The second in a three-part series from SIAC’s Ron Walters
Certainly the easiest solution to the issue of nuisance alarm activations in public buildings is not to exempt any category of occupancy from the provisions of the ordinance, but realistically this isn’t always going to happen. So what other solutions can be applied?
The first place to look for a solution may be in the alarm equipment.
Over 75% of all dispatches are due to user error. In locations where there are many users of the alarm system, being able to identify the person who created the dispatch can go a long way in educating these individual(s). Virtually all alarm equipment is capable of assigning multiple key codes. If this is combined with transmitting data to the monitoring point then we will know who created the problem and target them for training.
There are also issues regarding how many people actually need access after hours. Limiting access will also have a cumulative impact on reducing dispatches.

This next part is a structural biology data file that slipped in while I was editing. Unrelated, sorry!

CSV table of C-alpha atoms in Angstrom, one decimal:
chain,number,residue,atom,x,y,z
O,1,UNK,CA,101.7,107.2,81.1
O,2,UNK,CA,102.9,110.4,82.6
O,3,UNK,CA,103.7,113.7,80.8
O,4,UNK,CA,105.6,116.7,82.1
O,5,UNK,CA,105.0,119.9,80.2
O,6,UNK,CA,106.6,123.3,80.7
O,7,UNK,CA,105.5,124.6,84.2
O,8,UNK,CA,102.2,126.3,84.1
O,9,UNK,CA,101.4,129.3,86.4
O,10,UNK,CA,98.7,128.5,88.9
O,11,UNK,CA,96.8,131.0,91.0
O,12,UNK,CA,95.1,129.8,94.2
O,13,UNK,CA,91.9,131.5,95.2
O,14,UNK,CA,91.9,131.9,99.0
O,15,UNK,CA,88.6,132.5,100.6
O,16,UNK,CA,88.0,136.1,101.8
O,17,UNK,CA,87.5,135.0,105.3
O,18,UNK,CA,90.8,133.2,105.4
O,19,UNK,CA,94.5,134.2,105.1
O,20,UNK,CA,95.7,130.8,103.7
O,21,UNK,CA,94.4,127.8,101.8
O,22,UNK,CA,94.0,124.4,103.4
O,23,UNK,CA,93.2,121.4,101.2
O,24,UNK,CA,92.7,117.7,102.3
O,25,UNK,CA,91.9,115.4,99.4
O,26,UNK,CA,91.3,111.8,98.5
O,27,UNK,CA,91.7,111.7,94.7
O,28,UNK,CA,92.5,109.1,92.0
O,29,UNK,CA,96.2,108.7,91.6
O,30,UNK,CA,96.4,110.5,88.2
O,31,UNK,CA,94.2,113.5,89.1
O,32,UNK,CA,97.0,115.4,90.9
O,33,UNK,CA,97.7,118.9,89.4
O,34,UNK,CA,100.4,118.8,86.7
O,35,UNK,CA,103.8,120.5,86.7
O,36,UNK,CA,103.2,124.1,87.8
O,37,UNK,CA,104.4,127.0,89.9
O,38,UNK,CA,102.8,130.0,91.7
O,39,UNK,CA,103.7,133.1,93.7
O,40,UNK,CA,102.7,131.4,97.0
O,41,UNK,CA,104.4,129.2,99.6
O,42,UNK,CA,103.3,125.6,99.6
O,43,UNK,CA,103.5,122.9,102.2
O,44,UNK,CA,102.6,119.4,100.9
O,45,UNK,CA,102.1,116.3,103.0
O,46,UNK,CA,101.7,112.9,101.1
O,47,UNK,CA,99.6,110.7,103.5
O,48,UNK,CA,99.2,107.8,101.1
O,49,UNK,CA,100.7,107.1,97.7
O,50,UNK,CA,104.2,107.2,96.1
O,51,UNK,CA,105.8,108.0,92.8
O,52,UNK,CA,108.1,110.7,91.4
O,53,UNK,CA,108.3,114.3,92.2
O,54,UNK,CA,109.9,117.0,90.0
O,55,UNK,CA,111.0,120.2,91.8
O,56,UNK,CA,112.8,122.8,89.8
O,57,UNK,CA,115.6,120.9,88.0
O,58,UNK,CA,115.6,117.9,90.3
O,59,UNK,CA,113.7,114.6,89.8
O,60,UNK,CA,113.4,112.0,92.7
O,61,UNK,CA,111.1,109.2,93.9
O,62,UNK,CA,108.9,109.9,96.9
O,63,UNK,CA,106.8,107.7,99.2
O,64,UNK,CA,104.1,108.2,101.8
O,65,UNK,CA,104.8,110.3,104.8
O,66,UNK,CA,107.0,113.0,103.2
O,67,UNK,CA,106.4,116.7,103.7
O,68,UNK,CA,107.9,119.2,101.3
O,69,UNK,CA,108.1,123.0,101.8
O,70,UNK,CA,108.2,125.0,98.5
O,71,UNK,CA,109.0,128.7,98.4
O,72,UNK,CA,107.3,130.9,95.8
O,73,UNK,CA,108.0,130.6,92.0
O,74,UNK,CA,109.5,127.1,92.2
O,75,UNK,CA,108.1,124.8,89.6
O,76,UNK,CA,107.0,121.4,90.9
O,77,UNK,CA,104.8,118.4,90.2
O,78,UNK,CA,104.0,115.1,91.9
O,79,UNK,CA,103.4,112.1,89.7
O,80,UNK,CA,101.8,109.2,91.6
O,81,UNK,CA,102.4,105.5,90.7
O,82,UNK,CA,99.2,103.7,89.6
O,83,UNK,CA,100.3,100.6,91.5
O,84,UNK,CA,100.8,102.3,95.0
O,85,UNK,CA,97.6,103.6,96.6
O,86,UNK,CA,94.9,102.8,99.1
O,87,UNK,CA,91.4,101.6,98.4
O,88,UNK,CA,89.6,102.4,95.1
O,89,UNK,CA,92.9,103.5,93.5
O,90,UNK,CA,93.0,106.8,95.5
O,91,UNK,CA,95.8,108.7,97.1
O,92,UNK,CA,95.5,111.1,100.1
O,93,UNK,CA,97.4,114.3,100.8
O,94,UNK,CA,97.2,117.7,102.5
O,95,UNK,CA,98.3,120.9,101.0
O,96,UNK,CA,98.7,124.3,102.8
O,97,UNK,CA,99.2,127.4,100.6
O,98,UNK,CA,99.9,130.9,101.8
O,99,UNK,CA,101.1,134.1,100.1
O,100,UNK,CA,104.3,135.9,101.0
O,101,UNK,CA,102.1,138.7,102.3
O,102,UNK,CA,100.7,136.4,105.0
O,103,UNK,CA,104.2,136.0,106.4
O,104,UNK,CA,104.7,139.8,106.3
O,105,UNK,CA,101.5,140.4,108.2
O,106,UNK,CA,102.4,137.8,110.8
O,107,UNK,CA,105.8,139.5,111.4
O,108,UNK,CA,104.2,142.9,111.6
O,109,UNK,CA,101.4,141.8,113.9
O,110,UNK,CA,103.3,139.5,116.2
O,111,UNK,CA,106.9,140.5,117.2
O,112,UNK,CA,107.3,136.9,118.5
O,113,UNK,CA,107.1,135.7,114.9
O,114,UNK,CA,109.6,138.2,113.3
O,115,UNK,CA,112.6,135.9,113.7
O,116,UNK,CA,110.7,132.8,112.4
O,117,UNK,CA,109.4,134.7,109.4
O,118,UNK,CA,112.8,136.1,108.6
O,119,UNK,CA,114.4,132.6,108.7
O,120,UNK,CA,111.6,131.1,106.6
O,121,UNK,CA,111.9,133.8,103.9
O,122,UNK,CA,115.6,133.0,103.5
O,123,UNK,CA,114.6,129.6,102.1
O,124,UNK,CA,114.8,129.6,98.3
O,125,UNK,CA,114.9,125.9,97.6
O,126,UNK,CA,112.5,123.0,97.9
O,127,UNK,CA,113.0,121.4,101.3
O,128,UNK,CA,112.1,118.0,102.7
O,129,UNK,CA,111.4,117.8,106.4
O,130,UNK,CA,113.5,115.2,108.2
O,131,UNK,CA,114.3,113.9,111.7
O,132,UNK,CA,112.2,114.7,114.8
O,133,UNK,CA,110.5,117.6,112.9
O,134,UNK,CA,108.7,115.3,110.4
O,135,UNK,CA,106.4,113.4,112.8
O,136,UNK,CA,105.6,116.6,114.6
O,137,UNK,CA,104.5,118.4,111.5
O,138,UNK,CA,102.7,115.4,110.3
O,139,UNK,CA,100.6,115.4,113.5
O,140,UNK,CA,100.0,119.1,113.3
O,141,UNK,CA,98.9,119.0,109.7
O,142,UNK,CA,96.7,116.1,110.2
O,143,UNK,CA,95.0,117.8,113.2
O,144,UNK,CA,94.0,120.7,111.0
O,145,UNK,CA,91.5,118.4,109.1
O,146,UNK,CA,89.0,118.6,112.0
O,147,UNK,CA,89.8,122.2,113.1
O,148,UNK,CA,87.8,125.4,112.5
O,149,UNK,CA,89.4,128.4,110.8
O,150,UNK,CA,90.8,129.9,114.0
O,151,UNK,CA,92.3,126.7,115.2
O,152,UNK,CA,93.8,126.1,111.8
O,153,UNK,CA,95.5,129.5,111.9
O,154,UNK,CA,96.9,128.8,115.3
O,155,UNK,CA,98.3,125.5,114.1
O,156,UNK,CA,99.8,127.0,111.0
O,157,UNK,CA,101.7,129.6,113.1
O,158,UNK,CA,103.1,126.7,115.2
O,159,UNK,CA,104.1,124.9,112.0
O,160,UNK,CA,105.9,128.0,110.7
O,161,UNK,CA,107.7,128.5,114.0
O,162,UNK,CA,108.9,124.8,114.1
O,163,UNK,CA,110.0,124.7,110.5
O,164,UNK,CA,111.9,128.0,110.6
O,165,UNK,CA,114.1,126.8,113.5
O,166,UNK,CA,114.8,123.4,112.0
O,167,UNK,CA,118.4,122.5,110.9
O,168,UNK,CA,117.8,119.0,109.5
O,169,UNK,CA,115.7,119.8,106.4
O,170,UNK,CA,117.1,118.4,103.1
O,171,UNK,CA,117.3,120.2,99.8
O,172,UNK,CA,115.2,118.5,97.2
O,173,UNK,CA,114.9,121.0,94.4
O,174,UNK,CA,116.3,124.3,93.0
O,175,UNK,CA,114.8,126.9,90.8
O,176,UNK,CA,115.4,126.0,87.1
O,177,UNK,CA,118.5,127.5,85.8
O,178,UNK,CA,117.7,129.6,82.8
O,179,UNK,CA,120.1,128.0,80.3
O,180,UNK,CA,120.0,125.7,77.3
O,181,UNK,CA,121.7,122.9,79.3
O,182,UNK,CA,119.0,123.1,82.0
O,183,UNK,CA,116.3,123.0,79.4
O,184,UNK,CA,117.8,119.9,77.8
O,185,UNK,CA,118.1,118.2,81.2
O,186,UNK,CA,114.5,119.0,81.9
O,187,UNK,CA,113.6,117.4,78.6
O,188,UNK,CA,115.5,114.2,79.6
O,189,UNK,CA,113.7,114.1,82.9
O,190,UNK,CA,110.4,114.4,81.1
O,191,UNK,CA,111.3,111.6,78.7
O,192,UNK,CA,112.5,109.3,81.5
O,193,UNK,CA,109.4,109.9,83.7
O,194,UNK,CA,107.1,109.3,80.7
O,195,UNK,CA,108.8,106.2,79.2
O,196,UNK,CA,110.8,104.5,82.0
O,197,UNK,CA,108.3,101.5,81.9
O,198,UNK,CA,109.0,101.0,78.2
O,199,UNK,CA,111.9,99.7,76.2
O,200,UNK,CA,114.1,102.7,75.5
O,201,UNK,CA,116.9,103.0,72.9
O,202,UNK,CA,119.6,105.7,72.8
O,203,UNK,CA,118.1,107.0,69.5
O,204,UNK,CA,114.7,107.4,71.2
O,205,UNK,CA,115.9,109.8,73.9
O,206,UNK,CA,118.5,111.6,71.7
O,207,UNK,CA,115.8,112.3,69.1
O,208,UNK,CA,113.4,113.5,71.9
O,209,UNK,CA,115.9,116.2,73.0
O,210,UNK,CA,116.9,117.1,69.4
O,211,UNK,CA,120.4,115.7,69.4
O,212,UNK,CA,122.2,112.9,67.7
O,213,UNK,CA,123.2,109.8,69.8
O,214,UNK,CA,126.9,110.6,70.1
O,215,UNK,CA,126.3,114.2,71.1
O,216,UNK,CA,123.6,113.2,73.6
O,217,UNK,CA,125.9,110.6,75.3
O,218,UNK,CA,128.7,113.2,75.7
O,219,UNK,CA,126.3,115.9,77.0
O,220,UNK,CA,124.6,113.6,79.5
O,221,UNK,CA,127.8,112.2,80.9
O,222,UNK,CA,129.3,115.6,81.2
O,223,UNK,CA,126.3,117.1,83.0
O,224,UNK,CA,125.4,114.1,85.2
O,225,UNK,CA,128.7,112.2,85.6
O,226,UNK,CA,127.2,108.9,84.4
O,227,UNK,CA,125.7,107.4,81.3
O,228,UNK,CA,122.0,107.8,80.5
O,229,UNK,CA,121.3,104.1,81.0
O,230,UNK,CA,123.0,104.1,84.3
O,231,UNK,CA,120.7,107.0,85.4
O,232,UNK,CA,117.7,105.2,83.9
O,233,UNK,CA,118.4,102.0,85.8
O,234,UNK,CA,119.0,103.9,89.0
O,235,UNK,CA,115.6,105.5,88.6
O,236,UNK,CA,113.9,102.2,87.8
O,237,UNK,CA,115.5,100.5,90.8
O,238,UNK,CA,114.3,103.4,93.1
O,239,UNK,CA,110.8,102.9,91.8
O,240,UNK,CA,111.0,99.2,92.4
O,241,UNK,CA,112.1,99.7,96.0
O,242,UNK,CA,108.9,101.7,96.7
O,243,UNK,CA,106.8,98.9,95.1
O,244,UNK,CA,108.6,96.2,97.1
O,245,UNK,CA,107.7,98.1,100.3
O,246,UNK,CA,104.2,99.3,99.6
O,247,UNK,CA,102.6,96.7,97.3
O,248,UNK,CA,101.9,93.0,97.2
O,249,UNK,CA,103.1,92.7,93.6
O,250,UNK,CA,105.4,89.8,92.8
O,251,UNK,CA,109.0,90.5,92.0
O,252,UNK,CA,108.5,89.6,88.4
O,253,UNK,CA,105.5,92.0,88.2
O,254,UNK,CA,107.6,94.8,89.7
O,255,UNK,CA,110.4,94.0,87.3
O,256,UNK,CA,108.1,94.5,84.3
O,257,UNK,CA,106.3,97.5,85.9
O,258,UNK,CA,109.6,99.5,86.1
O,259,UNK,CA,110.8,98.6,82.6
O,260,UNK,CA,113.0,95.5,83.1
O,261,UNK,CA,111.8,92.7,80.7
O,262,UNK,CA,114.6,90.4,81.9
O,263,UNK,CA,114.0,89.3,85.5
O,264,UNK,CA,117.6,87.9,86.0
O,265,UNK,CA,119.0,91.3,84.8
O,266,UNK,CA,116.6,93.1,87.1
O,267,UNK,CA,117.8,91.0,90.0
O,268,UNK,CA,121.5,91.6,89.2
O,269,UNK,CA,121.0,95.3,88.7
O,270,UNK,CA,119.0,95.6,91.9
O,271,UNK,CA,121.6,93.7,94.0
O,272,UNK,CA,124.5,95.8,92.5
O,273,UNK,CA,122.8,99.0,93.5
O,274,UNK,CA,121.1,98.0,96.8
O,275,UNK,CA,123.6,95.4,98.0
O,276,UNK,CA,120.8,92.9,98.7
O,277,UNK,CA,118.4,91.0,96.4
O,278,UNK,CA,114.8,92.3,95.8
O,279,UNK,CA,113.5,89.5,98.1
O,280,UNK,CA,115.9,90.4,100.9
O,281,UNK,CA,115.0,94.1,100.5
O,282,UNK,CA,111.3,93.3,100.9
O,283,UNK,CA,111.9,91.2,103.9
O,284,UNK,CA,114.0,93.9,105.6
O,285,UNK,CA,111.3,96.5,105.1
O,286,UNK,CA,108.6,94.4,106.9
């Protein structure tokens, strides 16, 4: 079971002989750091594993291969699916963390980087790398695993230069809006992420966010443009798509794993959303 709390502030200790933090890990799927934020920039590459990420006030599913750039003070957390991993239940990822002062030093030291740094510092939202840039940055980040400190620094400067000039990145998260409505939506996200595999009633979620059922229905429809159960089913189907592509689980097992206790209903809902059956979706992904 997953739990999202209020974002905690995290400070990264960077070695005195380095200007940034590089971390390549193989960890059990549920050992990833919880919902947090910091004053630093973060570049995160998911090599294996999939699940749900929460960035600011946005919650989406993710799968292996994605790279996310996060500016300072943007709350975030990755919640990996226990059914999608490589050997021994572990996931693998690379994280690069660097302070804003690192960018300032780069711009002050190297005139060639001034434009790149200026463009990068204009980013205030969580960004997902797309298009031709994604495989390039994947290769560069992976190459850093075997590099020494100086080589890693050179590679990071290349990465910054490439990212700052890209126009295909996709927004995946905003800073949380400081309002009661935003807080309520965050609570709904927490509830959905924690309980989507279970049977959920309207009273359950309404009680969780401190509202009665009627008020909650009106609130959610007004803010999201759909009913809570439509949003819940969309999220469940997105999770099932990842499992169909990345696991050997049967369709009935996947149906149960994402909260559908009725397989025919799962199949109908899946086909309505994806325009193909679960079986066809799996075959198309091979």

Additional steps can be taken to establish responsibility for alarm systems in public buildings. In Phoenix, the police identified those managers who had an alarm system as part of their sphere of responsibility. The police educated these individuals on the proper use of alarm systems. At that point all annual reviews of these individuals included the performance of the alarm systems.
Establishing responsibility for the performance of alarm systems is key to addressing the problem. In Gwinnett, County Georgia schools were exempted from the alarm ordinance and their performance was the worst of all occupancies in the county. The police met with Superintendent of schools, who provided them with cellular and home phone numbers of every school principal. These principals became the first contact on every alarm activation and within a few weeks the problems solved themselves.
Again in Phoenix, the alarm unit created an alarm school for “abusers” (those with multiple dispatches in any 12 month period) modeled after traffic schools. By attending the school, these individuals received a certificate that entitled them to one free pass from a fine. After 8 years, more than 90% of the attendees had not experienced another false dispatch.
For these occupancies the curriculum could easily be adapted to specifically educate users of systems in public buildings and in particular, schools.
Stayed tuned to SIAC’s blog for our conclusion next week.